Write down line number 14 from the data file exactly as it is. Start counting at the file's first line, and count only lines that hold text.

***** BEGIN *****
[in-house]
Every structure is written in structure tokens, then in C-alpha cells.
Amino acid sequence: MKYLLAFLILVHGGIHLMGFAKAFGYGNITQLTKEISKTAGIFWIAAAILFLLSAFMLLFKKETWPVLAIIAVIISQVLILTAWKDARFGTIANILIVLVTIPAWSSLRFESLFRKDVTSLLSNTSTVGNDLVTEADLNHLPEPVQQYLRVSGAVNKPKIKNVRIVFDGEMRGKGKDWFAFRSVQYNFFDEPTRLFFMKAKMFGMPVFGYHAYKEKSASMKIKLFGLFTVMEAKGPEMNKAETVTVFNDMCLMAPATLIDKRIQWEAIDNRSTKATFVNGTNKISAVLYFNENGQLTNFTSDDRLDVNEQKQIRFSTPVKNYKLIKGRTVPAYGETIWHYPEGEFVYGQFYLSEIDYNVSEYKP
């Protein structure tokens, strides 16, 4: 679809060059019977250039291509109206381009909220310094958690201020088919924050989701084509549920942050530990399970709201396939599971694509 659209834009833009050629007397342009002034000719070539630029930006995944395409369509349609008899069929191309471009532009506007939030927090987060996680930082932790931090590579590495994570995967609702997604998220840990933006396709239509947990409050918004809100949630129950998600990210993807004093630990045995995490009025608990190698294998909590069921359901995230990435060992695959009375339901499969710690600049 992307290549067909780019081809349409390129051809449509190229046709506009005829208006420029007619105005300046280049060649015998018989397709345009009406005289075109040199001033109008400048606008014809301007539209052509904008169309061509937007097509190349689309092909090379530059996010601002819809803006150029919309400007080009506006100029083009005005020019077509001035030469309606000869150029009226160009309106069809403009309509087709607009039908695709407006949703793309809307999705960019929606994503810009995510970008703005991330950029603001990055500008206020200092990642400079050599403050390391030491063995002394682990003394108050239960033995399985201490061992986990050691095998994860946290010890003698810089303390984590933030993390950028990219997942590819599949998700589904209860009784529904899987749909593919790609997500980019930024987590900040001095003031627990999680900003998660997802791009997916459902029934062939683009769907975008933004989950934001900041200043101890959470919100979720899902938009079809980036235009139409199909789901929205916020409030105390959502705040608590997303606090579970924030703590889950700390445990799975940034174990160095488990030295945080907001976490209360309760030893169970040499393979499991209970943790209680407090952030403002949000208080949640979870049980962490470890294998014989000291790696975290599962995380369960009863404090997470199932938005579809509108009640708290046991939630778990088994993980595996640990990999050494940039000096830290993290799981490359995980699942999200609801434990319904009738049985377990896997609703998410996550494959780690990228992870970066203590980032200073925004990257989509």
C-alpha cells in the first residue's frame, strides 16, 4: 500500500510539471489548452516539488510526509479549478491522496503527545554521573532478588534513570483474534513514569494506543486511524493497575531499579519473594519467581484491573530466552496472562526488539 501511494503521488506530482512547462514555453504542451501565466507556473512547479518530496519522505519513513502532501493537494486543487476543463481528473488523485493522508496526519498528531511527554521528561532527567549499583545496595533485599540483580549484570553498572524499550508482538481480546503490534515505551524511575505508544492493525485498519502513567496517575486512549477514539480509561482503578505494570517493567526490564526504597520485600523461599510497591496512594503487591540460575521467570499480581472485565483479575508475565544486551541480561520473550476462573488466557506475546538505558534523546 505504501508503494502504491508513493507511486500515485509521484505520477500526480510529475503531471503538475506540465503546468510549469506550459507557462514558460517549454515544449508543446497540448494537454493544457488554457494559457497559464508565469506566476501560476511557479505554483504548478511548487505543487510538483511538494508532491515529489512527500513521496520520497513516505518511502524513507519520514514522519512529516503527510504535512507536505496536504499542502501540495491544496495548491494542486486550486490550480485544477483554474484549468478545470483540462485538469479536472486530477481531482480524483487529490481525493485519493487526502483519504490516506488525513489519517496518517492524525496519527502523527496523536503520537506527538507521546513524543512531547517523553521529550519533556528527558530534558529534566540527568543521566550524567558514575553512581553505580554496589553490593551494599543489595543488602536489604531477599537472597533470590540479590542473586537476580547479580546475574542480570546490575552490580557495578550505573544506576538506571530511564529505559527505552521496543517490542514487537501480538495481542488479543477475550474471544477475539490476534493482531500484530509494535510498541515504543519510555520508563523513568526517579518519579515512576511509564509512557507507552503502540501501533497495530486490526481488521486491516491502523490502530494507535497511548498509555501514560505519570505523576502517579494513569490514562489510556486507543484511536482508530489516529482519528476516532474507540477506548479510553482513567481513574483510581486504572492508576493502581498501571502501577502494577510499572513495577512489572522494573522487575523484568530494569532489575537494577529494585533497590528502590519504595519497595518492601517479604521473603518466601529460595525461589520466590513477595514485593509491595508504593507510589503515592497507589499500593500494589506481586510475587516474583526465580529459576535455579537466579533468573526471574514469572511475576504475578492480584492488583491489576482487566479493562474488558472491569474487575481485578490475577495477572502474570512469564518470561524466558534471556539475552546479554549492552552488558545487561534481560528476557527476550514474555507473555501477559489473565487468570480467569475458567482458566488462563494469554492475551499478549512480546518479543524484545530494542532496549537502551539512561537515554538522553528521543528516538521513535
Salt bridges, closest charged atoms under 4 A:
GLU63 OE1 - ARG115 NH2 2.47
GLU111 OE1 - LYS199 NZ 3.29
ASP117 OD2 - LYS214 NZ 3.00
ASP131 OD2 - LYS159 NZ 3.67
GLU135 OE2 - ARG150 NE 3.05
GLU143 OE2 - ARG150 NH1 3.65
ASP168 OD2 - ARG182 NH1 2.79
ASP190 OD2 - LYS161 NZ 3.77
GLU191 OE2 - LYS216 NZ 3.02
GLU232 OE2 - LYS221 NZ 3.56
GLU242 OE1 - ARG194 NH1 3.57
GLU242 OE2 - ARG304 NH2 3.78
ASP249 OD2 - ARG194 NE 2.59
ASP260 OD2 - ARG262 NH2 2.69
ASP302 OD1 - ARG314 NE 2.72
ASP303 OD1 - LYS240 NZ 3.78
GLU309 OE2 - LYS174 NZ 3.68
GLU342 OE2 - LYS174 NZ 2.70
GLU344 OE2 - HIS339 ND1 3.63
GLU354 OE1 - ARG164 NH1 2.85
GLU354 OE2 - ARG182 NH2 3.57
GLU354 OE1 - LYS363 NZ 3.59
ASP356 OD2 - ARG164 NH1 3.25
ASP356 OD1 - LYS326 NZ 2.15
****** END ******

ASP190 OD2 - LYS161 NZ 3.77